“We know a lot of them personally, which gives us an edge in the market. They are either a WhatsApp message away or easily reachable and then we would get them on a campaign, on a project-to-project basis.”
In 2018, Bukhash Brothers made content creation an in-house operation.
“We have a department of videographers and photographers that will produce the content for the campaign that we design, whereas before we would come up with a very cool campaign, and find the best celebrity or influencer, but the pictures looked an absolute disaster or the video was bad or didn’t hit the key messages. Clients prefer this one-stop and now we have full control over quality,” says Anas.
There are risks
Anas says the real risk is with traditional advertising like when someone spends AED 500,000 on a billboard campaign and the ROI is not guaranteed and the client doesn’t know how many people are looking at it, or taking action because of it.
“With influencers, it could be a risk as well. Our company plays a role in mitigating these risks associated with influencers who might be really unprofessional, hard to work with, or unpredictable with what they might publically say that could be sensitive to many audiences, such as with topics political or sexual in nature,’’ for example.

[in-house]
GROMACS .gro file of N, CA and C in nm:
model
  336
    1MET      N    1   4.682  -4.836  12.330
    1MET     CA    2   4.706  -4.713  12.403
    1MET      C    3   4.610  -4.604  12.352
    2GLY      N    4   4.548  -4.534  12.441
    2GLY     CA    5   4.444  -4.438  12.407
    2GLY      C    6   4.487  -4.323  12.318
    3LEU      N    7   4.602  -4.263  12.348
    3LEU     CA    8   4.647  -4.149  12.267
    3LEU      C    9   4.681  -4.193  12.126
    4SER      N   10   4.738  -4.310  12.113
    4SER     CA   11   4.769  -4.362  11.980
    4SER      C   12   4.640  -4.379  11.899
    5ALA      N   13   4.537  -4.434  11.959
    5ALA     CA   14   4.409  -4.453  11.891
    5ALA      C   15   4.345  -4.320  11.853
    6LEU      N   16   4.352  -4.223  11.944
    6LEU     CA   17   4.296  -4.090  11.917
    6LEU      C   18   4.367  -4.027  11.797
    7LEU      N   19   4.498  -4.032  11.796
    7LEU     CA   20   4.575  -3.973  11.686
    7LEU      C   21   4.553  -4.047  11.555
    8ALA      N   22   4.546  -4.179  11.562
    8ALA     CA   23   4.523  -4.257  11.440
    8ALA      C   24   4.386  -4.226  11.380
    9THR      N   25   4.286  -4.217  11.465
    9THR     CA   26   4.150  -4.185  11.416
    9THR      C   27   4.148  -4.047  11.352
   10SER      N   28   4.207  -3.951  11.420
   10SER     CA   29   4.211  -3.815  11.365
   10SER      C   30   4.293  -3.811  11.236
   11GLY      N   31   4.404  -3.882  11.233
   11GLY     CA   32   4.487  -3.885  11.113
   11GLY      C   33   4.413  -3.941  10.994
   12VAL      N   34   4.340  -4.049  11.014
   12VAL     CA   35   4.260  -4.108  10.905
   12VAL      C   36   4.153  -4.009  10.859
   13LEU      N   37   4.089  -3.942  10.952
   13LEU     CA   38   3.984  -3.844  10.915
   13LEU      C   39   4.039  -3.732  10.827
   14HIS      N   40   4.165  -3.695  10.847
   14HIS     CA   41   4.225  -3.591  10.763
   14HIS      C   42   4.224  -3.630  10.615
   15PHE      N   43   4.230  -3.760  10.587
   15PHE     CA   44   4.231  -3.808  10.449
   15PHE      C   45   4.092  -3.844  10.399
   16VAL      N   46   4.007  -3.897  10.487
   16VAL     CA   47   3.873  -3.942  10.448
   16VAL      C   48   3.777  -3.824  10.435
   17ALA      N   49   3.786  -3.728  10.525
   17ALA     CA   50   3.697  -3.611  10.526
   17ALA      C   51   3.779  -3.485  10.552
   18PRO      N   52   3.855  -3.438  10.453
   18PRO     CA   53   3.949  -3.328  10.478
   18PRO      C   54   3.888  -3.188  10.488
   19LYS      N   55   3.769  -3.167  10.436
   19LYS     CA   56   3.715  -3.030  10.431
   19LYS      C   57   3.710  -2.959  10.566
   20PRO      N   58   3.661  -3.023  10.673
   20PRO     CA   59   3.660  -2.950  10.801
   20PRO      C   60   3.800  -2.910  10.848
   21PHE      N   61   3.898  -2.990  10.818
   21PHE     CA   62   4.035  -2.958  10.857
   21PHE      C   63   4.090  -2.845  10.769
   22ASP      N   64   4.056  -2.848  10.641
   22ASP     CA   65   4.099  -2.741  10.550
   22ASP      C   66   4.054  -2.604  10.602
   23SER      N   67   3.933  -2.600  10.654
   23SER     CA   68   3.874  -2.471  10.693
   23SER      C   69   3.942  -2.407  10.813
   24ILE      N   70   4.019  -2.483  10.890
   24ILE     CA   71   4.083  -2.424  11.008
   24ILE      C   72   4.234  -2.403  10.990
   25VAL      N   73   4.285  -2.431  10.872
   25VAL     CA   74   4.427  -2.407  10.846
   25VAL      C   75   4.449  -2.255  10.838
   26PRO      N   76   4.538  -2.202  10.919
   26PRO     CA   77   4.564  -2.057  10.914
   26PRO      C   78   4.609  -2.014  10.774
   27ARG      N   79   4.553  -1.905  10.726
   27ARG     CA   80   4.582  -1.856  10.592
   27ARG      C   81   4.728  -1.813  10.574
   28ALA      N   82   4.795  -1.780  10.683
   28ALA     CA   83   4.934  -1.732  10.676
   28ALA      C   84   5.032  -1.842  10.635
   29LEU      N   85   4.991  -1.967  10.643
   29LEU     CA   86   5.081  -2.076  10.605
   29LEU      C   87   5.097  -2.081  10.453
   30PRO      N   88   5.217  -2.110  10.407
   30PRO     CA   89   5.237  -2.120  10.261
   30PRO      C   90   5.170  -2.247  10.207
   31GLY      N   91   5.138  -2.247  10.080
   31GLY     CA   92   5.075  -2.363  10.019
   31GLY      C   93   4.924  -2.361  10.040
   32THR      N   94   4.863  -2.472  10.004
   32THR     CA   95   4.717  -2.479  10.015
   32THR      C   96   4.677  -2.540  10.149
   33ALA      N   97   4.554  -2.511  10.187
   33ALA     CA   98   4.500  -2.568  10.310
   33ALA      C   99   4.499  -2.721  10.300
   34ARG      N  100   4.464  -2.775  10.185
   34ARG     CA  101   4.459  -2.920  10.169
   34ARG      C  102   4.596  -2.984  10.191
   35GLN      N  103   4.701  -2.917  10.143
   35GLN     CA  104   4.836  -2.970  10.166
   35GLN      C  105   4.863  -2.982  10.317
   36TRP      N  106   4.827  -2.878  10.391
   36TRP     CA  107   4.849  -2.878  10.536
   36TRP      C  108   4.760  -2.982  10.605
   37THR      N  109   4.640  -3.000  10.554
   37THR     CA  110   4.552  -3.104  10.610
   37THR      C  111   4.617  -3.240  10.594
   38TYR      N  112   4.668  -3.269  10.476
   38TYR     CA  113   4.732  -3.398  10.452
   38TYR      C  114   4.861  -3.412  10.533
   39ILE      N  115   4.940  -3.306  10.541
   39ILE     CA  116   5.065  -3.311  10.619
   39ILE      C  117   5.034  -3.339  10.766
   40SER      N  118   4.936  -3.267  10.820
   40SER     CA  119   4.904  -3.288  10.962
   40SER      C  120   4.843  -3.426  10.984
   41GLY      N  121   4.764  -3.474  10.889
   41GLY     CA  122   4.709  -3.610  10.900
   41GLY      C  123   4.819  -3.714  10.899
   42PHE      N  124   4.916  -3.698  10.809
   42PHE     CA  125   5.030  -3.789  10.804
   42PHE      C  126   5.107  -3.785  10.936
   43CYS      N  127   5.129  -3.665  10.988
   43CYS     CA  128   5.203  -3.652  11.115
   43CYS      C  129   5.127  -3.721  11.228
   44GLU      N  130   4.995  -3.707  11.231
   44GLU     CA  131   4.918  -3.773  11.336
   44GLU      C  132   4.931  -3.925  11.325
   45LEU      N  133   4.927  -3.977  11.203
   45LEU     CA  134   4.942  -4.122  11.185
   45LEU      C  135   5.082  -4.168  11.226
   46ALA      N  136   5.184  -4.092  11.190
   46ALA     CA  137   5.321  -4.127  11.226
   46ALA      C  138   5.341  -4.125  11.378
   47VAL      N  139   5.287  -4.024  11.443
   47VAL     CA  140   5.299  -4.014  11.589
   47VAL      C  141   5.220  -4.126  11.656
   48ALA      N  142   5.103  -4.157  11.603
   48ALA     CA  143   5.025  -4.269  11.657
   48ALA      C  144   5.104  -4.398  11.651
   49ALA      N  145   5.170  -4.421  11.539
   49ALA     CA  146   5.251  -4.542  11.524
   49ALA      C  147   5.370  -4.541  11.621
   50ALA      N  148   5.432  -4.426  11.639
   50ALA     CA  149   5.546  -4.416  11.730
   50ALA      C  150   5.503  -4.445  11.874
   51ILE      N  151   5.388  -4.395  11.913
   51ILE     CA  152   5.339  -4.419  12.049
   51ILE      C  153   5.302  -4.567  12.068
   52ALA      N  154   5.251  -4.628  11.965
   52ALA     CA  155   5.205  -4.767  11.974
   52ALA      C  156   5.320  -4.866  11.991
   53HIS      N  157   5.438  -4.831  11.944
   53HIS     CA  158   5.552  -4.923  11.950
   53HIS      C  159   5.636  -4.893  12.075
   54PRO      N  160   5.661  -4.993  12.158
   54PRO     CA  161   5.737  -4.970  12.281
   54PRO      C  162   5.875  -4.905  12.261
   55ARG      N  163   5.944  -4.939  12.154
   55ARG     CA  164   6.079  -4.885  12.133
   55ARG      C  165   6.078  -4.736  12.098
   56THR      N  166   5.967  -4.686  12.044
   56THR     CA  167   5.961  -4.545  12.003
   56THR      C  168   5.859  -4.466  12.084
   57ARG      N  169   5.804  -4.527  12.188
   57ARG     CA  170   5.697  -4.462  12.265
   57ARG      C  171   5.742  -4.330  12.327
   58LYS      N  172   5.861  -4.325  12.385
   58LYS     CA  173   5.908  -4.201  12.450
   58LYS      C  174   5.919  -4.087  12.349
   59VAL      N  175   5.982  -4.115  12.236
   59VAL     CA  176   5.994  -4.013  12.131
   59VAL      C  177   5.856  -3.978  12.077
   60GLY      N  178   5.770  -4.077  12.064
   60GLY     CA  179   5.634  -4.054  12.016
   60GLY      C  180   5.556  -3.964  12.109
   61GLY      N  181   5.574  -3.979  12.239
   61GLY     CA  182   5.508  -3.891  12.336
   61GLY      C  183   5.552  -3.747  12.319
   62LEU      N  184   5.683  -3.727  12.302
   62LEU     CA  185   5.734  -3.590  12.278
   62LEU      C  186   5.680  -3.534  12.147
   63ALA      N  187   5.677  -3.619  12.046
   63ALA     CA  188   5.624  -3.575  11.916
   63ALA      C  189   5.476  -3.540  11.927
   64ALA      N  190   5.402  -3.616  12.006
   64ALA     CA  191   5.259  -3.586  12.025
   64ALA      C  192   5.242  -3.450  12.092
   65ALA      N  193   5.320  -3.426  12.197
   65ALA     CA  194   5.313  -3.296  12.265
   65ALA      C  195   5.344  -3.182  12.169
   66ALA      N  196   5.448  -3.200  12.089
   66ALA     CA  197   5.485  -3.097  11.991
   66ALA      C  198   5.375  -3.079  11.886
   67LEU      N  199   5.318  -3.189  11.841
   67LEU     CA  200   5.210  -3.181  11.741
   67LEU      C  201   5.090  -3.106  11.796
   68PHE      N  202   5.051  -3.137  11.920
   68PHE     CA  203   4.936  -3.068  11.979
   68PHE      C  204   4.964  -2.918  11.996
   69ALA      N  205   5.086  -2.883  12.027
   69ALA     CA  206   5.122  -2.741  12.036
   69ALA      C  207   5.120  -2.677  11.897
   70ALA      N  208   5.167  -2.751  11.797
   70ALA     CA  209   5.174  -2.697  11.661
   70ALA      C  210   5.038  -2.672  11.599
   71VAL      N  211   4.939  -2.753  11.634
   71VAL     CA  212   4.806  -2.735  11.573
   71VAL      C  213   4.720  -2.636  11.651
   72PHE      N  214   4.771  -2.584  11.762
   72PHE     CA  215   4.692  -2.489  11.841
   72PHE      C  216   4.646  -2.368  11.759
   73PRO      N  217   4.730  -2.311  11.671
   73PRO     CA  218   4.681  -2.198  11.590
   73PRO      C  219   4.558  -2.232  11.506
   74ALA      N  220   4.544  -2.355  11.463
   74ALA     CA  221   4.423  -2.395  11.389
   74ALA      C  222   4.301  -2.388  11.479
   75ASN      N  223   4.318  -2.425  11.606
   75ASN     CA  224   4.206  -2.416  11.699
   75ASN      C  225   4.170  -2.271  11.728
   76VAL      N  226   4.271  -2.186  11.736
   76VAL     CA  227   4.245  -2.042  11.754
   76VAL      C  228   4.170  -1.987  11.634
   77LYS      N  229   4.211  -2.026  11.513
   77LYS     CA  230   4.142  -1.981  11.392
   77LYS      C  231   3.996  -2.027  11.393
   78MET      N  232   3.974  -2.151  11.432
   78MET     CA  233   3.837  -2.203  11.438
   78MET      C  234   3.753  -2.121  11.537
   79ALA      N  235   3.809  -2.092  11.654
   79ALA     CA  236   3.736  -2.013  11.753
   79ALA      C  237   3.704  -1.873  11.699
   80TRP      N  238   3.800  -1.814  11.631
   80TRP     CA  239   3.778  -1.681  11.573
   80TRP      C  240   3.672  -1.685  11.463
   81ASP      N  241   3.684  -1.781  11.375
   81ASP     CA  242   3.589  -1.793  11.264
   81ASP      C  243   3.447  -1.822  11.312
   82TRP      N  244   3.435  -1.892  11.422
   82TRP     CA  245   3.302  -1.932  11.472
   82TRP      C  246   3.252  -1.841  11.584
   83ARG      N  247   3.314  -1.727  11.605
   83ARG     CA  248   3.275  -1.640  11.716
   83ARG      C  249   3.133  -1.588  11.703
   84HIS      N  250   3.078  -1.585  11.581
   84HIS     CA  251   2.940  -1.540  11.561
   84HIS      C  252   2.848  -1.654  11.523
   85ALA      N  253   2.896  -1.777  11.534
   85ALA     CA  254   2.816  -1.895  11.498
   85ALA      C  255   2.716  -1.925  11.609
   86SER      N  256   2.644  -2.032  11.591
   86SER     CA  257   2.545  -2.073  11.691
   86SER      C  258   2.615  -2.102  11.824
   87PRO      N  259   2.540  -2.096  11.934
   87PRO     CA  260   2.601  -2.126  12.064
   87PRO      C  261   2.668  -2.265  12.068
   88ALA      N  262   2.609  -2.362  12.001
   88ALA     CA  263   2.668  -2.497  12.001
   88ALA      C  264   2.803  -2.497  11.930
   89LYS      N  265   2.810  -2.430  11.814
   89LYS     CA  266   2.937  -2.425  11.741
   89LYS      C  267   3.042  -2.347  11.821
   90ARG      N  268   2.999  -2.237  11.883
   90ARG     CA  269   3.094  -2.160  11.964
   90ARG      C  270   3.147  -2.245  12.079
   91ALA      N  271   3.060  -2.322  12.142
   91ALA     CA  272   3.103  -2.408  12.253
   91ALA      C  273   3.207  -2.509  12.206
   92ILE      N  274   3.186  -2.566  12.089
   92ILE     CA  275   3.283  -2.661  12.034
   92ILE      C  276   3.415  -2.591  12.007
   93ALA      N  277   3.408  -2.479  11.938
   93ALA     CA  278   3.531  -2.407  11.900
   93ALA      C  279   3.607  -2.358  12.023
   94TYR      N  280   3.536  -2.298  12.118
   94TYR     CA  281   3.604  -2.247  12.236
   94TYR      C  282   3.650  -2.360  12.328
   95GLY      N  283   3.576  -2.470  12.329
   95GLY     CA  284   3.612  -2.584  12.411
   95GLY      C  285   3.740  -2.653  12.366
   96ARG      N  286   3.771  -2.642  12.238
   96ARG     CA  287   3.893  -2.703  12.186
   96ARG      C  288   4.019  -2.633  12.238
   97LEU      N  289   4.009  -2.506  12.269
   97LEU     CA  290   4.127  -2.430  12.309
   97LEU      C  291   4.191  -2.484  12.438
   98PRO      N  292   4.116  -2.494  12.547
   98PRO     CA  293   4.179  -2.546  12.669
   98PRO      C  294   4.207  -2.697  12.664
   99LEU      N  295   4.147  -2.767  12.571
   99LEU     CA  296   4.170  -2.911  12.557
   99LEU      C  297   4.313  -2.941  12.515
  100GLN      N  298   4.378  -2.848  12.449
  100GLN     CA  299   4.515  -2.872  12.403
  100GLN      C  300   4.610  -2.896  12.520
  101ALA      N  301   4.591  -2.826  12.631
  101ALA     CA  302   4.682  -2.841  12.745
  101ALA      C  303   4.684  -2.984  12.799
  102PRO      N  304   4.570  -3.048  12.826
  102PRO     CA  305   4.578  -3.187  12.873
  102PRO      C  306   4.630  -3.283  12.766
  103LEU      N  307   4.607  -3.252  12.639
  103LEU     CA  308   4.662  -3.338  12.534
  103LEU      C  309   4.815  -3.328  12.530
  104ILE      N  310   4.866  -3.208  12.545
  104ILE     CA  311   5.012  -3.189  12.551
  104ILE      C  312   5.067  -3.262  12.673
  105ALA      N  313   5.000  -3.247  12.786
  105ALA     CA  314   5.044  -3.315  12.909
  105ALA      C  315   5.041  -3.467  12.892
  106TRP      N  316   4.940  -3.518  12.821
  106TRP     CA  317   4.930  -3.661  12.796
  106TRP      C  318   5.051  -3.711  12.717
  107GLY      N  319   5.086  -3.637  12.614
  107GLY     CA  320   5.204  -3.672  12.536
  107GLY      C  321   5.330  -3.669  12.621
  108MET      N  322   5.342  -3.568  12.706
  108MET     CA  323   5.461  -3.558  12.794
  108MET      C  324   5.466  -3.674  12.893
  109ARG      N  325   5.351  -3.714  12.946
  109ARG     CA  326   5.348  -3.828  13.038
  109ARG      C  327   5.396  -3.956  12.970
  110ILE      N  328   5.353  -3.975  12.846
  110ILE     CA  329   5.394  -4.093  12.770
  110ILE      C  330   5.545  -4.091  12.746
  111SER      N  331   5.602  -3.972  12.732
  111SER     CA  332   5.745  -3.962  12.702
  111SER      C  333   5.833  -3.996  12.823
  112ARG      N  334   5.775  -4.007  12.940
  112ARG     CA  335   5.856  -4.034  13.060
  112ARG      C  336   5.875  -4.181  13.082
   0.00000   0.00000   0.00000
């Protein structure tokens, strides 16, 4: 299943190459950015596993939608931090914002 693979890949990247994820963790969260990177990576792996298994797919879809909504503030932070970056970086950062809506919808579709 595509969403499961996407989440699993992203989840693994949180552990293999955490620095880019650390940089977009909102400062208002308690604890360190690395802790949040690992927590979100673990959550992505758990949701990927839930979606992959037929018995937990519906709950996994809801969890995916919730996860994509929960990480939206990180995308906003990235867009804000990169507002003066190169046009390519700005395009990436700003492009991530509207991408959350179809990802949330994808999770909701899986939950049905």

Also, many fake influencers are trying to literally buy their way into the industry.
“On my Instagram, I always bring up social topics and one of the really popular videos I posted was titled: ‘Fake influencers’, and it was picked up by several media,” starts Anas.
“Many are buying likes, comments, and followers, and for me, it’s a pleasure to block them.”
The worst that can happen to a campaign here in the Middle East with a business saving AED50,000 as a budget for influencer marketing is to end up with an influencer that has a fake account and followers he bought from Mexico & Vietnam.
“We know how to find them by probing their engagements, types of comments or lack of them, and the ratio of followers to comments, the number of likes they get in a short span of time where they beat even the most famous of celebrities, but these are just the ones that are not good at lying,” says Anas.
“Some people are smarter, but we have specialists who use 2-3 software to get where the followers are from, like finding a Dubai guy who has followers from Mexico. Red flags. We advise the brand on this with proper due diligence on our part.”
Piece of advice to clients
Anas advises clients or brands that go to a content creator or influencer who earned respect for the way they produce content to not interfere too much with how these influencers are used to producing.
“If this happens, you will suddenly see that these content creators’ engagement drops, nobody likes it, and people start to comment negatively.”
Anas says that content creators have a winning technique that made them famous, and while they should follow guidelines and apply key brand messages, clients should not cramp their style.
“If he is a comedian, then let them do your piece in a comedic way.”
What’s the cost to clients?
Anas says that Bukhash Brothers don’t use rate cards.
“We purposely don’t have that because we are not a supermarket. You don’t buy off the shelf,” Anas says.
“In this business, there are no standard figures that you can give.”
It’s all about what the client wants to achieve that determines the price.
“Is it brand exposure, ROI, global outreach, or local outreach? Is it an A-list celebrity, or a local one? These are the kind of choices that influencer marketing allows you to make,” ends Anas.